MY COLLEGE YEARS Education

‘Strive to be an all-rounder in life’

CHENNAI, TAMIL NADU, 04/02/2015: Krishnamachari Srikkanth at an interview to The Hindu in Chennai on February 04, 2015.
Photo: V. Ganesan

CHENNAI, TAMIL NADU, 04/02/2015: Krishnamachari Srikkanth at an interview to The Hindu in Chennai on February 04, 2015. Photo: V. Ganesan   | Photo Credit: V. Ganesan

Krishnamachari Srikkanth discusses his passion for cricket, ambition for engineering, and balancing both during his time at college.

Krishnamachari Srikkanth, or Kris as he is commonly known, has had an illustrious career as a cricketer. One of the key members of the World Cup-winning Indian team in 1983, he had later served as India’s captain, coach, commentator, and cricket analyst.

Srikkanth is now primarily involved in the education space through his company AA Edutech, which is engaged in teaching mathematics, science, English and soft-skills to school children “through the language of cricket”. Not as well-known is the fact that before his cricketing journey began in earnest, Srikkanth was an engineer. Excerpts from an interview.

College and course

I studied electrical engineering at the College of Engineering, Guindy. I come from a typical south Indian background; so for my family, the focus was on studies. I always wanted to be an engineer; that was my primary ambition. Cricket was my passion from childhood, and later on, it became my profession. I did play for the Tamil Nadu state team while I was in college, but the focus was on studies; cricket was just for fun. I didn’t aspire to be a cricketer at that time.

Balancing college and cricket

I was very clear that I wouldn’t play cricket during exam time, and starting from one month before the semester exams. I ensured that I was at college as much as possible. Of course, I used to go on tours here and there. I was probably in my third year of engineering when I was appointed the captain of the all-India under-19 team. That was a turning point in my life.

In my third year, I played for the Ranji Trophy, in my fourth year I played for South Zone, and by the time I was in the final year of engineering, I was on the verge of playing for India. I still didn’t want to compromise my engineering education. In those days, cricket was not exactly a well-paying profession; so for me, it was still only a passion. My fourth year of engineering was when my family and I realised that I could have a chance at playing for the national team.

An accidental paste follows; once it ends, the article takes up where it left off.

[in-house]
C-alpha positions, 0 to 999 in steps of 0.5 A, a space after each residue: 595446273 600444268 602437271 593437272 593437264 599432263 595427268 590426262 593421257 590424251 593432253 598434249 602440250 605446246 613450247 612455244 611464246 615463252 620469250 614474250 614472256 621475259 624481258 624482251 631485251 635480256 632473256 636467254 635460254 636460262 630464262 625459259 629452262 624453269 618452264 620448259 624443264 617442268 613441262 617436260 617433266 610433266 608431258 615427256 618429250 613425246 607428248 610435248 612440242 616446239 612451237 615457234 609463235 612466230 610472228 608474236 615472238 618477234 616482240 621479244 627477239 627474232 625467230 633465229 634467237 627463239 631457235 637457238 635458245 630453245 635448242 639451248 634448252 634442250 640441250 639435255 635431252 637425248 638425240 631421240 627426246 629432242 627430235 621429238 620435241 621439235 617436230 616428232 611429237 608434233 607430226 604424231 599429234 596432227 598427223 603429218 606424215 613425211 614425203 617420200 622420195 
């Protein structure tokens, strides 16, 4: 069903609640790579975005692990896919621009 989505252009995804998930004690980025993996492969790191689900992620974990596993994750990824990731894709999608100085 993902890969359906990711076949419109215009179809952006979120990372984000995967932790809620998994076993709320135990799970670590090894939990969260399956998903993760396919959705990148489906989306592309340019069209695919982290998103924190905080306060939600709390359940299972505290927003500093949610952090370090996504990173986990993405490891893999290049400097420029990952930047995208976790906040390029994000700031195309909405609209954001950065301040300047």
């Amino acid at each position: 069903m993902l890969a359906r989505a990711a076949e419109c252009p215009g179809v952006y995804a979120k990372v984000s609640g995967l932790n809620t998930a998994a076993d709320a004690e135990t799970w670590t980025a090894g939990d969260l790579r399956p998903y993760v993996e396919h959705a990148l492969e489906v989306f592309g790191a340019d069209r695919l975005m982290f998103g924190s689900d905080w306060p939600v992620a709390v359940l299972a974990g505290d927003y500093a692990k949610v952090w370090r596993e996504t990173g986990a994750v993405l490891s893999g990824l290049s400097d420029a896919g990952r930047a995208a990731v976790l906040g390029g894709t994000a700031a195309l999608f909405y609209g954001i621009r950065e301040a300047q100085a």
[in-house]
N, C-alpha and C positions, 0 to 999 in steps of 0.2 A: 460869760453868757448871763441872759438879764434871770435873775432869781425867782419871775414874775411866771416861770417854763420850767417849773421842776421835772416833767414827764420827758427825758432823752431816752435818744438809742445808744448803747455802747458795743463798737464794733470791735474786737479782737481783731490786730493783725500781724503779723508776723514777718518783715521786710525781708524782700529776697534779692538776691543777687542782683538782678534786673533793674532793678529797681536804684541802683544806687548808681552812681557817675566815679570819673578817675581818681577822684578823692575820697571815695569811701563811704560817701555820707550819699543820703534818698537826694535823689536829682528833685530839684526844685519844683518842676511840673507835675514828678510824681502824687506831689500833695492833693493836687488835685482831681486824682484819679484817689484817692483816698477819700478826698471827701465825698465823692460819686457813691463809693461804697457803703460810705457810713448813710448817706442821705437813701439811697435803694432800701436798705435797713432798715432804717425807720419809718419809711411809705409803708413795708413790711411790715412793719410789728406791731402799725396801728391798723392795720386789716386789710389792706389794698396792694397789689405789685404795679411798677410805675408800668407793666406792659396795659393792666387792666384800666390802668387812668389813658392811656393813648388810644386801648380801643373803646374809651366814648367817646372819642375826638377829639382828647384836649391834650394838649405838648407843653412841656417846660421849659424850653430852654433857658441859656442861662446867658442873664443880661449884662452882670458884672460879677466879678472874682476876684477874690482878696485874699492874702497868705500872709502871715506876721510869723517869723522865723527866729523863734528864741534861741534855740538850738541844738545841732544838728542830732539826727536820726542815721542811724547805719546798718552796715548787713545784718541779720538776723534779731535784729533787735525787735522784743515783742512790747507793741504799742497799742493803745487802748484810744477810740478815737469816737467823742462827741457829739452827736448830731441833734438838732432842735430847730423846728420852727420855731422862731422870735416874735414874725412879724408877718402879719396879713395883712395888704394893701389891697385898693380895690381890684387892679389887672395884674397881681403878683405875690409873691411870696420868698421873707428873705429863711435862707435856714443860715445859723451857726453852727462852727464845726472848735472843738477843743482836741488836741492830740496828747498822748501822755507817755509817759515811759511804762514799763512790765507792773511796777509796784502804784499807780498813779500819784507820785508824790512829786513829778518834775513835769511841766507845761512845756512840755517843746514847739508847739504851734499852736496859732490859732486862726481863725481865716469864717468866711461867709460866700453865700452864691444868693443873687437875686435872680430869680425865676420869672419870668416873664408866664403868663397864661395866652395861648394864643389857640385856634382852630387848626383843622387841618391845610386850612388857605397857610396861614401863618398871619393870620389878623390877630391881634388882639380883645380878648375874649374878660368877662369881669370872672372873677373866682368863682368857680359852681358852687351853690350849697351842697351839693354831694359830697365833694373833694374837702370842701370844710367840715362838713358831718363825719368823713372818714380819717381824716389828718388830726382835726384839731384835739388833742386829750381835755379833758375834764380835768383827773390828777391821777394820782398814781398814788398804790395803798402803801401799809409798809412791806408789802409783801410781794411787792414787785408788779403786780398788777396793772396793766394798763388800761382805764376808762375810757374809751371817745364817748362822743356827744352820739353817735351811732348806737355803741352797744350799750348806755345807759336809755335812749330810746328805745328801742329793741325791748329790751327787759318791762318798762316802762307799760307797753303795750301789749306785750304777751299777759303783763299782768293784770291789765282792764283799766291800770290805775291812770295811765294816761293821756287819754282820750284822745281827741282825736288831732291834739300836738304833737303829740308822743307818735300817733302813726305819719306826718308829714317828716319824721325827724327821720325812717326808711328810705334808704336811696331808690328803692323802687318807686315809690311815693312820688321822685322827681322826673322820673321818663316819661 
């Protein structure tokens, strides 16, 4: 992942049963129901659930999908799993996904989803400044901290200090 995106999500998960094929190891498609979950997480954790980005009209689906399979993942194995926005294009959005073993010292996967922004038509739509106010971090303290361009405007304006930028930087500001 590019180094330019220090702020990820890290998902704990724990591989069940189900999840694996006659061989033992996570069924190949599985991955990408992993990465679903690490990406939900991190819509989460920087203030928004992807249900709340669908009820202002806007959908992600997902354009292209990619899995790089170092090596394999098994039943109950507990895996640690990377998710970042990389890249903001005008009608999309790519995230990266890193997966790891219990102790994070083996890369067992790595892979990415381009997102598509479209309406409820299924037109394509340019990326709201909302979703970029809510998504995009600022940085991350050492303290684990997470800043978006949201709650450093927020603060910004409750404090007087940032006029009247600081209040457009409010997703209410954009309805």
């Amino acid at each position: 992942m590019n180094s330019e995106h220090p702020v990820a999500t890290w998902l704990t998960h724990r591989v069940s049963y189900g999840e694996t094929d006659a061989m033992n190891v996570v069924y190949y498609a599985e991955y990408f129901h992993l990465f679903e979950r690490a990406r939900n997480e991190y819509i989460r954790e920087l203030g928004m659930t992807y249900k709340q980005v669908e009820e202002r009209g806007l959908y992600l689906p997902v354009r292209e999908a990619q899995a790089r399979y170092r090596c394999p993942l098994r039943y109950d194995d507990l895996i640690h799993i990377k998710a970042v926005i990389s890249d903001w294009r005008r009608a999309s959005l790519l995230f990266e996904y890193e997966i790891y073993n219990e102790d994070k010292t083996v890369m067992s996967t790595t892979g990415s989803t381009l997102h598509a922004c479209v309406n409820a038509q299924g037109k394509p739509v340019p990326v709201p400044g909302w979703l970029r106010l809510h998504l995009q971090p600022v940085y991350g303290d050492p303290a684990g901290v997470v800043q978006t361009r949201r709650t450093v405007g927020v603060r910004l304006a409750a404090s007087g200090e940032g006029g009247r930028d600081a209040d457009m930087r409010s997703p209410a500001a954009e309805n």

Applying engineering to cricket

I always believed that engineering helped me a lot and in many ways. My style of playing had a bit of science behind it. Engineering would help me decide when to (and when not to) take a calculated risk. But the most important thing it gave me was the confidence that if not cricket, I still had engineering. I always knew that I didn’t have to depend on cricket for my living.

Memorable moments

When I was playing for the Ranji Trophy, almost my entire class came to cheer for me at the Chepauk stadium. Greats like Srinivas Venkatraghavan and E.A.S. Prasanna too were playing that day. Venkatraghavan is also from my college; he was amazed by the kind of support I got from my class. Awed, he told me, “When I started playing, nobody from college came to cheer for me, but so many people are here for you!”

Some of my closest friends today are those I made in school and college. I never thought of myself as a celebrity. I knew that I could be dropped from the team at any time. I also knew that if something went wrong with cricket, engineering was always there as a fallback. What I am today is only because of cricket.

Advice to students

You need to have a definitive goal in life. Work with positive energy, passion, and most importantly, try and be an achiever. Everyone is an engineer today, given the framework of our education system. Getting marks isn’t an issue. But if you want to thrive in this competitive world, you need soft-skills and you need to work on personality development. You have to be an all-rounder in life.

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Printable version | Feb 18, 2020 12:17:31 PM | https://www.thehindu.com/education/strive-to-be-an-all-rounder-in-life/article19697675.ece

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